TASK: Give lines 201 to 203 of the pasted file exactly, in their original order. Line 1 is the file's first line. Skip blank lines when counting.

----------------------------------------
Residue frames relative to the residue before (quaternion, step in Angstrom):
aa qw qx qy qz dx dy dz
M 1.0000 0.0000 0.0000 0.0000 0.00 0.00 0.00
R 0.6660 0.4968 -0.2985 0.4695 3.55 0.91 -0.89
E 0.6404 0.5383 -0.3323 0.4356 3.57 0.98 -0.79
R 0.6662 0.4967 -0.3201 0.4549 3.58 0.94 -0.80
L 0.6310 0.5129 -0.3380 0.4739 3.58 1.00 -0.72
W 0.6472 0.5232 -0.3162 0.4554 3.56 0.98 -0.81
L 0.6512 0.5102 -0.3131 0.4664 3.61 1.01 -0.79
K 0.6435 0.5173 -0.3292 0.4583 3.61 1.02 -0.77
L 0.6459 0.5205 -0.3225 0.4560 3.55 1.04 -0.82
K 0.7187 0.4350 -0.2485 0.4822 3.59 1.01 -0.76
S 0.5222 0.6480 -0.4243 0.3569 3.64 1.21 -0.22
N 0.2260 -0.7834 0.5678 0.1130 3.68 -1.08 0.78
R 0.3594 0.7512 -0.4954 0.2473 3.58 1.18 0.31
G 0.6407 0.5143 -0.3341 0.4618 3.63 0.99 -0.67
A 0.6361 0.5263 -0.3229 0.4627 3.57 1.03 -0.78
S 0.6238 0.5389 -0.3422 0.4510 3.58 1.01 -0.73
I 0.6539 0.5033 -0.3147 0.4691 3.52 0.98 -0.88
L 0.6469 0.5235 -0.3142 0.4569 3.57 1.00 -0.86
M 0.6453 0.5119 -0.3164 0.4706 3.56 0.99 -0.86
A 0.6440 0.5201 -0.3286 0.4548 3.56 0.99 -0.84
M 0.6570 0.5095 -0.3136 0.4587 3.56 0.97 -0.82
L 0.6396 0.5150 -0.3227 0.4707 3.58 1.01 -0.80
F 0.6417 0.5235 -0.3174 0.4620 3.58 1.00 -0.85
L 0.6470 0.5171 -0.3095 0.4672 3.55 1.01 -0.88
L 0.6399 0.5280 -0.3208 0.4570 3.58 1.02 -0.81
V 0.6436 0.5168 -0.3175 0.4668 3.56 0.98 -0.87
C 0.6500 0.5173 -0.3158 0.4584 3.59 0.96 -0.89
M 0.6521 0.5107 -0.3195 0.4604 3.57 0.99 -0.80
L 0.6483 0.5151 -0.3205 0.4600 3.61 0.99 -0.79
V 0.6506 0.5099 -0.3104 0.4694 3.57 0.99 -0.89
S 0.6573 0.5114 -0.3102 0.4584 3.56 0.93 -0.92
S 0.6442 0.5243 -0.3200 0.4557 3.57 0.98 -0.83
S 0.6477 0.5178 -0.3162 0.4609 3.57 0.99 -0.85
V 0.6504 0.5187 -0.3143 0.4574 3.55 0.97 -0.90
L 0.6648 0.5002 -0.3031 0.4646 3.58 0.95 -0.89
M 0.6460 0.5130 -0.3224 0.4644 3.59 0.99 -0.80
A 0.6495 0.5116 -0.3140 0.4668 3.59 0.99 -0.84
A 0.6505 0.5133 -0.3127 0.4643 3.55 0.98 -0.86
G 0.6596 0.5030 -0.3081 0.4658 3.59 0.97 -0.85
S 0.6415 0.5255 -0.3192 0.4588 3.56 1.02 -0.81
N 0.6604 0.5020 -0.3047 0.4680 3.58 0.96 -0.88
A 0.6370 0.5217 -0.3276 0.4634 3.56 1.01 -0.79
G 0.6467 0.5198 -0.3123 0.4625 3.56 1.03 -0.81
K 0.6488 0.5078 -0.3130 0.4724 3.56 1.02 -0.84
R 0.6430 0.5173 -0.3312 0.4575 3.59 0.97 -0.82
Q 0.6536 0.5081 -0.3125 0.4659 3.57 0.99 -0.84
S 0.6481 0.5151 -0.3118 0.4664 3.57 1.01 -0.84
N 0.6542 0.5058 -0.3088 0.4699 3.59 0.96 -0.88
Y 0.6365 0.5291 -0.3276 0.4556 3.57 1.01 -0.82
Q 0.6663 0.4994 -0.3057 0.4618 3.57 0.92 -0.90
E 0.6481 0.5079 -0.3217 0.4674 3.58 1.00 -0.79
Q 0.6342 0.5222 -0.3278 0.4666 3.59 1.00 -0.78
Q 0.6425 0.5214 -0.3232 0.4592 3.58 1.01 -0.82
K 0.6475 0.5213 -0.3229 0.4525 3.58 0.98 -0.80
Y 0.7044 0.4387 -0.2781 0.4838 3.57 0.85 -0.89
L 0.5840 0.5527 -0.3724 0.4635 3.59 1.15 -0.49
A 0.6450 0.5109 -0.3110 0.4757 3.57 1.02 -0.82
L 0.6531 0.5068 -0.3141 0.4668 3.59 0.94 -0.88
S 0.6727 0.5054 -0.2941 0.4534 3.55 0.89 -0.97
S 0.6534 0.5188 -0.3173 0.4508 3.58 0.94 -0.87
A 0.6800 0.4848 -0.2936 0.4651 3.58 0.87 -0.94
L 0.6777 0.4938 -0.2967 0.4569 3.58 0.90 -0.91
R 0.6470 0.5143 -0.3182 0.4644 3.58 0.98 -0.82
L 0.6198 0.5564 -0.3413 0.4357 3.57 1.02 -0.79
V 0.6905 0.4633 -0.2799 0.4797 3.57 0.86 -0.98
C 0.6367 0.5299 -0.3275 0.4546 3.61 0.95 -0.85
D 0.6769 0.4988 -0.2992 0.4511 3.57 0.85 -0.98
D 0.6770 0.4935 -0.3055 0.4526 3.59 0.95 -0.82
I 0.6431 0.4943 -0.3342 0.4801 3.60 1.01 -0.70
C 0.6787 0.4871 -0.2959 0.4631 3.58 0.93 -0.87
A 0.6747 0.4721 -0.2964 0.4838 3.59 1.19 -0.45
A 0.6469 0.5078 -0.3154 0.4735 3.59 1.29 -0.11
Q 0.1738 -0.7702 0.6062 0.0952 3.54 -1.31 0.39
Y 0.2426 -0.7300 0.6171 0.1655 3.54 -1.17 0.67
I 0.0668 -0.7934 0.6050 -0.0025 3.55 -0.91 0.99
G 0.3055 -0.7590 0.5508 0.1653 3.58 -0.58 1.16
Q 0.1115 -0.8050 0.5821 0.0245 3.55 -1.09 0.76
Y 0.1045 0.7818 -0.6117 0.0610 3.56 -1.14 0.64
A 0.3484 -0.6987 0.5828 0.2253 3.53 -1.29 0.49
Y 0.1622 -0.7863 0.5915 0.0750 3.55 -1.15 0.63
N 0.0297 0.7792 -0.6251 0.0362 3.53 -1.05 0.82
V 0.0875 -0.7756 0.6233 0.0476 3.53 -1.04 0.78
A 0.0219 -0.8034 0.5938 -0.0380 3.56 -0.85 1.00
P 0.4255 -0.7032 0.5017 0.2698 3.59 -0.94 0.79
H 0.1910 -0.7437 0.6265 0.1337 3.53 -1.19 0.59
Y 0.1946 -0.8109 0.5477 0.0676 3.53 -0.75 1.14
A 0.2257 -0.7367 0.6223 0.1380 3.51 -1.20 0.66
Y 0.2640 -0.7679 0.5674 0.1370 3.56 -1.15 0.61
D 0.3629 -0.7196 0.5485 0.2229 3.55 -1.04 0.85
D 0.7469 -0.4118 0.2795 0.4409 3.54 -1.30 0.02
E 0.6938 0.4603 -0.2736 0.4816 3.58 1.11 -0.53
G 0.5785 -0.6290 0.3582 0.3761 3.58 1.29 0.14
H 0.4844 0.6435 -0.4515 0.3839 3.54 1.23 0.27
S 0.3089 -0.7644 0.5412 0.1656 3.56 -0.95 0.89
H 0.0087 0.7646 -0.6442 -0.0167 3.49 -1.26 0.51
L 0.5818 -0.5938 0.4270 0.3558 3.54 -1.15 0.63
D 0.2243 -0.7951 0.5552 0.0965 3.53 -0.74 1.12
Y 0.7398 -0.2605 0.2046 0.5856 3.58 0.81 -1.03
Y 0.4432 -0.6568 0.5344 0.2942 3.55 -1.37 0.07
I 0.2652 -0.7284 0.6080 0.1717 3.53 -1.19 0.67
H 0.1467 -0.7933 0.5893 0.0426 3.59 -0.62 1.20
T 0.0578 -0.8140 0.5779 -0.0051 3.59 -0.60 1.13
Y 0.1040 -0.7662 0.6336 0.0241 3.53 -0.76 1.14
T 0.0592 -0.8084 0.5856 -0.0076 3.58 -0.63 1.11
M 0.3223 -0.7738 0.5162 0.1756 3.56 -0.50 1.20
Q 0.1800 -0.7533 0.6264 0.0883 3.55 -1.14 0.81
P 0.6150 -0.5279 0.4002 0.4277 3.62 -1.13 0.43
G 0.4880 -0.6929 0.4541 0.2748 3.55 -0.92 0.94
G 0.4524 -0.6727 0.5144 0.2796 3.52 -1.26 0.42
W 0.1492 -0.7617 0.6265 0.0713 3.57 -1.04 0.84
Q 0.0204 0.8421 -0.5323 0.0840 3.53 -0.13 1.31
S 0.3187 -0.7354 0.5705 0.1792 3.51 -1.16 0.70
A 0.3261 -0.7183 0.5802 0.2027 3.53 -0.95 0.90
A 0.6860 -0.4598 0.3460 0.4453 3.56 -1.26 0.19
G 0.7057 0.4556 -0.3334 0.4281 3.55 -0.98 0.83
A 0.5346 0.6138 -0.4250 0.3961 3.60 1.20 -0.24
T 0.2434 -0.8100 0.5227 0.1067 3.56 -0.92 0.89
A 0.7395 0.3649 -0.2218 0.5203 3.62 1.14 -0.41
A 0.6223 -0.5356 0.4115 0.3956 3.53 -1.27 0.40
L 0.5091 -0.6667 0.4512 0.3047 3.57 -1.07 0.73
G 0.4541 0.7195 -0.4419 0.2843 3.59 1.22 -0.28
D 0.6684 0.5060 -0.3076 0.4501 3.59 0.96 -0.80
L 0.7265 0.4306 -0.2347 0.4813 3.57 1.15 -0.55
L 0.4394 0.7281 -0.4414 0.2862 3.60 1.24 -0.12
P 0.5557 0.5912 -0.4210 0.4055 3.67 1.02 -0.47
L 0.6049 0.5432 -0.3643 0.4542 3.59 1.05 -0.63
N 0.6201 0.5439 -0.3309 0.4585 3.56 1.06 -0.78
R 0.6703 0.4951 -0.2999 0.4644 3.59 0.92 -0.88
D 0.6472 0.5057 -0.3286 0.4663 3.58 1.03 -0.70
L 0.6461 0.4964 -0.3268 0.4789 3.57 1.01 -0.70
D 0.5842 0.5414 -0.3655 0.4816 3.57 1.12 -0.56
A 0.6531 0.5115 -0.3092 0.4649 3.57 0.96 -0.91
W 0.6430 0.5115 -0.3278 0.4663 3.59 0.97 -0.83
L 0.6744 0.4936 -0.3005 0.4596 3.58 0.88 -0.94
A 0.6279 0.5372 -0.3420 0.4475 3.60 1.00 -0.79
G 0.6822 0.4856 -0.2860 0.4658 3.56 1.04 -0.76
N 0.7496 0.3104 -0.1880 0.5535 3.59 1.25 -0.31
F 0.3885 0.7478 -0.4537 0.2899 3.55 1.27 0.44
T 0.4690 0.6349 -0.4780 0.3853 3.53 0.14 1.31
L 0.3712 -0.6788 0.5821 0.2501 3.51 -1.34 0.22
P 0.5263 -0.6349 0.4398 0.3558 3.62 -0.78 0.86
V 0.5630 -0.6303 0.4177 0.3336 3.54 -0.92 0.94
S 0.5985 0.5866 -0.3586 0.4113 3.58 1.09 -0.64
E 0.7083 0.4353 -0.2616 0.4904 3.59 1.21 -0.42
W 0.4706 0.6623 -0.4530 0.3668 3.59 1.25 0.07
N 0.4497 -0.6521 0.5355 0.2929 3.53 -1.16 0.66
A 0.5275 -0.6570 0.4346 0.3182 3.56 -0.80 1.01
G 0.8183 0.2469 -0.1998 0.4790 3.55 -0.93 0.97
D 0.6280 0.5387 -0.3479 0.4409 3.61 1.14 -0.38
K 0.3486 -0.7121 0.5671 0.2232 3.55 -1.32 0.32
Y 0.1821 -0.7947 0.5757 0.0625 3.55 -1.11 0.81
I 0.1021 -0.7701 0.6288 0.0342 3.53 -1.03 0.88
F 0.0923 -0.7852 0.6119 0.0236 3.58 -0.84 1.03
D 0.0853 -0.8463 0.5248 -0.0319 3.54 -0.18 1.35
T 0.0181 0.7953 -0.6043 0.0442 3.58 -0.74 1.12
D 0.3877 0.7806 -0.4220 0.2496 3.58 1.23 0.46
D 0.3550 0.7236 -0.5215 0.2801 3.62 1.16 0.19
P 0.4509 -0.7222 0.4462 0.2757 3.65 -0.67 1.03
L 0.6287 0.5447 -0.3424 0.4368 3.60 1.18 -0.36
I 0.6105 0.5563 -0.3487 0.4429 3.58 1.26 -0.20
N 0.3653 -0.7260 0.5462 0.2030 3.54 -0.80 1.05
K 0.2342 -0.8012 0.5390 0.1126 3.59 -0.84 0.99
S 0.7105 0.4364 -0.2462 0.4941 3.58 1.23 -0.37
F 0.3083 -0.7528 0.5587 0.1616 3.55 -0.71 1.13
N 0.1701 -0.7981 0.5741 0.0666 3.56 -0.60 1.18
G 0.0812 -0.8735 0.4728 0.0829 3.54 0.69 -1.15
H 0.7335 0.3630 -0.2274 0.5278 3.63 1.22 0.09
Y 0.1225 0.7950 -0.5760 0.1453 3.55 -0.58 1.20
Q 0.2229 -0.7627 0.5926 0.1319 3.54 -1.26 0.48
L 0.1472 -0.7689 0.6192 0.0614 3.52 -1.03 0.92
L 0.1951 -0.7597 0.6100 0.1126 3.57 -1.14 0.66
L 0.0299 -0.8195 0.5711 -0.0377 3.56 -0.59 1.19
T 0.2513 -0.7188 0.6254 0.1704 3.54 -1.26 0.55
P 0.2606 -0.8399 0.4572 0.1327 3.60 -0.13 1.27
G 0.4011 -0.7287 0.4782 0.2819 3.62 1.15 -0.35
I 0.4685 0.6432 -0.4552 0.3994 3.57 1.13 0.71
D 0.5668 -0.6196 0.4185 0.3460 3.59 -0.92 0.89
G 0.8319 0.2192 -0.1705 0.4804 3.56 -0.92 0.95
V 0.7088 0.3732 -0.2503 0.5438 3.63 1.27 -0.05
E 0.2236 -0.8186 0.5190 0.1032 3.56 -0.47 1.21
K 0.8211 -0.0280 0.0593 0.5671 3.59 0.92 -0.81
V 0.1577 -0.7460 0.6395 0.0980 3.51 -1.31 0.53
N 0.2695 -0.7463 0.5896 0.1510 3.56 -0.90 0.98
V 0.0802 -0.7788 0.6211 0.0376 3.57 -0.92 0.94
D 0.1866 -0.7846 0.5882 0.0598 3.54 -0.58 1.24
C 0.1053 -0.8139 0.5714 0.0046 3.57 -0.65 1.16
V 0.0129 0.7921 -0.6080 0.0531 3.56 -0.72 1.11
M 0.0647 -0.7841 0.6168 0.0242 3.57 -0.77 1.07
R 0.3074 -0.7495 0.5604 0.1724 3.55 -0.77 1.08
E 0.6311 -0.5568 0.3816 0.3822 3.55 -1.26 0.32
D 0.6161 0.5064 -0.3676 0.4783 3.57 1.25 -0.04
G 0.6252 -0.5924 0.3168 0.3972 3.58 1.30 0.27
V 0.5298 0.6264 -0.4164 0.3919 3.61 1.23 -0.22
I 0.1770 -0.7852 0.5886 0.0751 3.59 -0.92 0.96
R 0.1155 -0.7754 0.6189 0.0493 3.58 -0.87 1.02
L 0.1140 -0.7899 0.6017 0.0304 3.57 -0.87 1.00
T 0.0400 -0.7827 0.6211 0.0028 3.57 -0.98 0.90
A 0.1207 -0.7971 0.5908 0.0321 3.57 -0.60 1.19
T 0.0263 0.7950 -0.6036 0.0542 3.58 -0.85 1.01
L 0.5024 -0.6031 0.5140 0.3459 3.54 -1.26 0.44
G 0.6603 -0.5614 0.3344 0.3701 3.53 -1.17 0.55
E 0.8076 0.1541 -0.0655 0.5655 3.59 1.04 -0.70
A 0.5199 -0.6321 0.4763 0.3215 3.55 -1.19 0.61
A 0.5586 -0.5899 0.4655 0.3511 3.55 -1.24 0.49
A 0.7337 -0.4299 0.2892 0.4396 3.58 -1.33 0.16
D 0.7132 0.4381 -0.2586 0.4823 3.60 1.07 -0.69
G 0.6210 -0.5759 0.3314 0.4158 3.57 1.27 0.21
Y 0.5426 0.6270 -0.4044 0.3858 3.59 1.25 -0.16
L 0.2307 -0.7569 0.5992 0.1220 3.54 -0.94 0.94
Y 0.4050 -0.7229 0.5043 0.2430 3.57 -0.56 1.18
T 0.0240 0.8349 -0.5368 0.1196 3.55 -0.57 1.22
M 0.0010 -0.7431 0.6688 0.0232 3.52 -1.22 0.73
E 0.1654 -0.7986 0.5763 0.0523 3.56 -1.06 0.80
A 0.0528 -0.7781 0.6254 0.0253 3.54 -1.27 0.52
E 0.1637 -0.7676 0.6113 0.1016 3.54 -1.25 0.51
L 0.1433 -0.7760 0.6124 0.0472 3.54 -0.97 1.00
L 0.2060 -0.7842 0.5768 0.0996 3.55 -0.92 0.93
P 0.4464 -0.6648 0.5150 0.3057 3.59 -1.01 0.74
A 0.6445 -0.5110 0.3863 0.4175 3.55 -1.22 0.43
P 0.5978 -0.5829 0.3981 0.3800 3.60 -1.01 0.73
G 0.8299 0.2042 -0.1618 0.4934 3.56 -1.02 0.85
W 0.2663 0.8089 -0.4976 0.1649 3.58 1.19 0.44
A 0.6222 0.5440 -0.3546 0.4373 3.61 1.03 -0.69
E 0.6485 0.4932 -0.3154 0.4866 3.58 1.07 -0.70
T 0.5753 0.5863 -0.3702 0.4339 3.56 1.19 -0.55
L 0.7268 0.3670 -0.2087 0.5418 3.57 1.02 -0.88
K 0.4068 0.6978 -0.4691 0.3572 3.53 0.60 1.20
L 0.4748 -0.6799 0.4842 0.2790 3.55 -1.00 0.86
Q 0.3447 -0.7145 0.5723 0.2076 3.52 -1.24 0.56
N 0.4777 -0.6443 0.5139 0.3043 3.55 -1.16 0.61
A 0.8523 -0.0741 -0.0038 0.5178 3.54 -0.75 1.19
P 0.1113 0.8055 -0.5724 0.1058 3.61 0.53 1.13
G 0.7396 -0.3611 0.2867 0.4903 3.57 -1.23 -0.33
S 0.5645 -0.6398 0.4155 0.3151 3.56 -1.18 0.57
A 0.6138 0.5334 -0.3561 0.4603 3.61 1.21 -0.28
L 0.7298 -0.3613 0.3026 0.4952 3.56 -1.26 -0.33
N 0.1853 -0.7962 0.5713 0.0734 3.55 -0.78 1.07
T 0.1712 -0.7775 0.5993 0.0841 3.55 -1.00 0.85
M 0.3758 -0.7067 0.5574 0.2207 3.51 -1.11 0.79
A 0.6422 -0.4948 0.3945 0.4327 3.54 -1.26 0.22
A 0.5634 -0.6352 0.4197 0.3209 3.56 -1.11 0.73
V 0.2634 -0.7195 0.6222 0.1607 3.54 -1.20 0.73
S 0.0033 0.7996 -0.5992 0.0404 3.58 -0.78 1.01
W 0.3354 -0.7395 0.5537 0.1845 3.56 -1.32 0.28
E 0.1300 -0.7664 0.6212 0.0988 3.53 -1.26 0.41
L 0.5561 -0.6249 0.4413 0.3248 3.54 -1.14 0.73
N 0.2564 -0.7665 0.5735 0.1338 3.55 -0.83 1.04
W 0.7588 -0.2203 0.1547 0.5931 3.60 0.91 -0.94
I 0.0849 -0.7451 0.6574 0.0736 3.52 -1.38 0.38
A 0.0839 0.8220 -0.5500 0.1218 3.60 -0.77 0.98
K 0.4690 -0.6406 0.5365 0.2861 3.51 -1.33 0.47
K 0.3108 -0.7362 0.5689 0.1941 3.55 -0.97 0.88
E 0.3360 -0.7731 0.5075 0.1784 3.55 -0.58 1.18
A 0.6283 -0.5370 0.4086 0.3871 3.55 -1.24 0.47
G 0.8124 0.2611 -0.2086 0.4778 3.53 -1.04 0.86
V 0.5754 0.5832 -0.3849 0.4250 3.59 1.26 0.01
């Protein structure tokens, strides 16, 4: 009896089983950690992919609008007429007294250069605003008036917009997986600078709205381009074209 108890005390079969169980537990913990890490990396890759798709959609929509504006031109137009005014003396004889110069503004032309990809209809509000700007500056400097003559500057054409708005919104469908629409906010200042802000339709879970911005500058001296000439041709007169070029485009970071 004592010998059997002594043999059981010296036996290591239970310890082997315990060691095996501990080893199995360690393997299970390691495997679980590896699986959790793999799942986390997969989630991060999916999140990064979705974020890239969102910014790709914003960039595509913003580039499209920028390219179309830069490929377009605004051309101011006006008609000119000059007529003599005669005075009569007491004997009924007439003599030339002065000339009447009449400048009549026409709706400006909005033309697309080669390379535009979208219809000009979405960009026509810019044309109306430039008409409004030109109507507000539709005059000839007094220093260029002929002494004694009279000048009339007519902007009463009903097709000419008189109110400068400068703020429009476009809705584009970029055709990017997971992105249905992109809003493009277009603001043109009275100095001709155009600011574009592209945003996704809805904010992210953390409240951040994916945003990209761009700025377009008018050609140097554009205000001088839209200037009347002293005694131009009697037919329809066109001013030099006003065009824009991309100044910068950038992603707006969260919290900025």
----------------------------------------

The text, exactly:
T 0.0263 0.7950 -0.6036 0.0542 3.58 -0.85 1.01
L 0.5024 -0.6031 0.5140 0.3459 3.54 -1.26 0.44
G 0.6603 -0.5614 0.3344 0.3701 3.53 -1.17 0.55